A new collaborative project will look at lowering the risk of falls in older adults by targeting blood pressure and blood flow in the brain. The research will kick off this Spring thanks to Spark program funding from the Centre for Aging + Brain Health Innovation (CABHI).
When we stand, gravity pulls blood towards our feet and away from the brain. In some people, particularly older adults, this can cause dizziness or loss of balance. The Second Heart project will explore a novel technology that uses compression to help bring blood back to the heart and brain to reduce the risk of dizziness and ultimately falls.
Dr. James Milligan, a physician at the Centre for Family Medicine and Schlegel Specialist in Mobility and Aging at RIA, will lead the project. Collaborators include Richard Hughson, Schlegel Research Chair in Vascular Aging and Brain Health, and Sean Peterson, Engineering Professor at University of Waterloo, who developed the technology.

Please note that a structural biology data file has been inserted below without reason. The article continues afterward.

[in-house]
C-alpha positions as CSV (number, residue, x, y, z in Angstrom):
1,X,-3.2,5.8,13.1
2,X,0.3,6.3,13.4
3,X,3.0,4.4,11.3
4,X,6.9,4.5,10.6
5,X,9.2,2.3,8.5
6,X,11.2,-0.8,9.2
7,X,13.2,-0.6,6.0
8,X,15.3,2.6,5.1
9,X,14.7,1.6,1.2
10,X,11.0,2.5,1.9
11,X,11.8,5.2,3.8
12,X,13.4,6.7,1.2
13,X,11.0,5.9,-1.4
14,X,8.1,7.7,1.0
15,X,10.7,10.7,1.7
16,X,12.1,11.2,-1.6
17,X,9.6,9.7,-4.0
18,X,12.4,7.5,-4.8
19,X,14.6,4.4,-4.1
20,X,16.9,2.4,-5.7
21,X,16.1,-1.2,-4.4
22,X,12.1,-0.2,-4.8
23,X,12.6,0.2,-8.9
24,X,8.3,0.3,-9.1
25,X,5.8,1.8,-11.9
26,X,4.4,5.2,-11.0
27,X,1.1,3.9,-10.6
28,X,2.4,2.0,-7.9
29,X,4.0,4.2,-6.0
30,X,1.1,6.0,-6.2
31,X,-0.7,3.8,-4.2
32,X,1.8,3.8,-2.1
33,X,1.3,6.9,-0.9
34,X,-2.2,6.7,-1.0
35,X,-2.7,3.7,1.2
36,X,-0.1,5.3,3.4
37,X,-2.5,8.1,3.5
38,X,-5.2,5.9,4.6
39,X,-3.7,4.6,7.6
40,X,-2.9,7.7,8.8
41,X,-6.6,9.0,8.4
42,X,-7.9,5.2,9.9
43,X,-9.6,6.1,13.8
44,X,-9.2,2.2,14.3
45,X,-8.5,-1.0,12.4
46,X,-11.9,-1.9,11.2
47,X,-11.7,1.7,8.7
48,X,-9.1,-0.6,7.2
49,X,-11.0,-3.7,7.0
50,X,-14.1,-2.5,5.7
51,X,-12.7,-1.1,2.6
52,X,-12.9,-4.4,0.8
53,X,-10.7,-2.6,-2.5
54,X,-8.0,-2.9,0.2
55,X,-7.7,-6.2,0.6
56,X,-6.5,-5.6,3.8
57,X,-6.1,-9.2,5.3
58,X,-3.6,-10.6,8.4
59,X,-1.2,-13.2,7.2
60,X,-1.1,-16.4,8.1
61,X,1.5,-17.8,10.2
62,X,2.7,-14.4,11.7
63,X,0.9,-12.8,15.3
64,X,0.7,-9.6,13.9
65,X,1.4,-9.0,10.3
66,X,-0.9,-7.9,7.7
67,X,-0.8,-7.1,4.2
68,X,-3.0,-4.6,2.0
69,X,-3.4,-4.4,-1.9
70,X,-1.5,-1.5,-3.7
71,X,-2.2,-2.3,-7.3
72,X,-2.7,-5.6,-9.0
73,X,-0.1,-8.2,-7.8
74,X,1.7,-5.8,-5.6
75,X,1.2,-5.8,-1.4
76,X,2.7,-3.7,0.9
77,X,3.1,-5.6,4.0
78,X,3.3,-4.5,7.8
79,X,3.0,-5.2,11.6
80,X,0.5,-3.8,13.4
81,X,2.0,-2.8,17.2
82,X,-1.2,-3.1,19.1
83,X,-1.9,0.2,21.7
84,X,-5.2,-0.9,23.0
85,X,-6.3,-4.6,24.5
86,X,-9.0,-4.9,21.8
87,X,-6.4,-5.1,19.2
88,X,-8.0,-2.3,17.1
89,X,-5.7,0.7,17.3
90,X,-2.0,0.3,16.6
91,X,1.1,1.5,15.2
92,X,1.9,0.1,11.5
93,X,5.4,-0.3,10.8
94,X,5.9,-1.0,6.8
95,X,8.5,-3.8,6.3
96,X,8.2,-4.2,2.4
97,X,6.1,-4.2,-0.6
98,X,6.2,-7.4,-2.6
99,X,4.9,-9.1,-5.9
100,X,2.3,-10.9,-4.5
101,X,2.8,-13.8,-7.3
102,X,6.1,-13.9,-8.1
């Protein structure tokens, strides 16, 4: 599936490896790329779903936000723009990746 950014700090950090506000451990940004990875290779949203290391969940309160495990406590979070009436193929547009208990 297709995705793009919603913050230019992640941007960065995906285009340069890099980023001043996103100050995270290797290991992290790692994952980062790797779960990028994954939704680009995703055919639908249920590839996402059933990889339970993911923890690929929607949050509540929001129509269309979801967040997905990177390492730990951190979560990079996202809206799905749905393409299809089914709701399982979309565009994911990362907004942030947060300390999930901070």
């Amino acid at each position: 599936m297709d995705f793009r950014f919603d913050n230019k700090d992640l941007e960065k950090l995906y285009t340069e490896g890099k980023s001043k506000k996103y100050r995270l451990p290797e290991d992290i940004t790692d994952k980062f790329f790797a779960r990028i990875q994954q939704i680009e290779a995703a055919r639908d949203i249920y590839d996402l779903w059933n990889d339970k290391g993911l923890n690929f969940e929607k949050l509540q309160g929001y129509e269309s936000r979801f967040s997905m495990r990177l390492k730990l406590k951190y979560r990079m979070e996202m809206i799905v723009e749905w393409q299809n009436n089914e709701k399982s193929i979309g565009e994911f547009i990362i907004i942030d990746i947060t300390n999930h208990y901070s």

“Falls are a significant concern in older adults. We suspect that many are caused by dizziness/light-headedness when standing up due to decreased blood flow to the brain,” explains Dr. Milligan. “New technology developed by the UW team of Dr. Peterson and Dr. Hughson uses individually tailored, intermittent compression to the lower legs to increase the return of blood from the legs to the heart and brain. This can reduce risk of dizziness, falls and maybe even enhance brain function. Our interdisciplinary team has a chance to test the effectiveness of this promising new technology thanks to the CABHI funding.”
Stay tuned for updates as this exciting project takes off.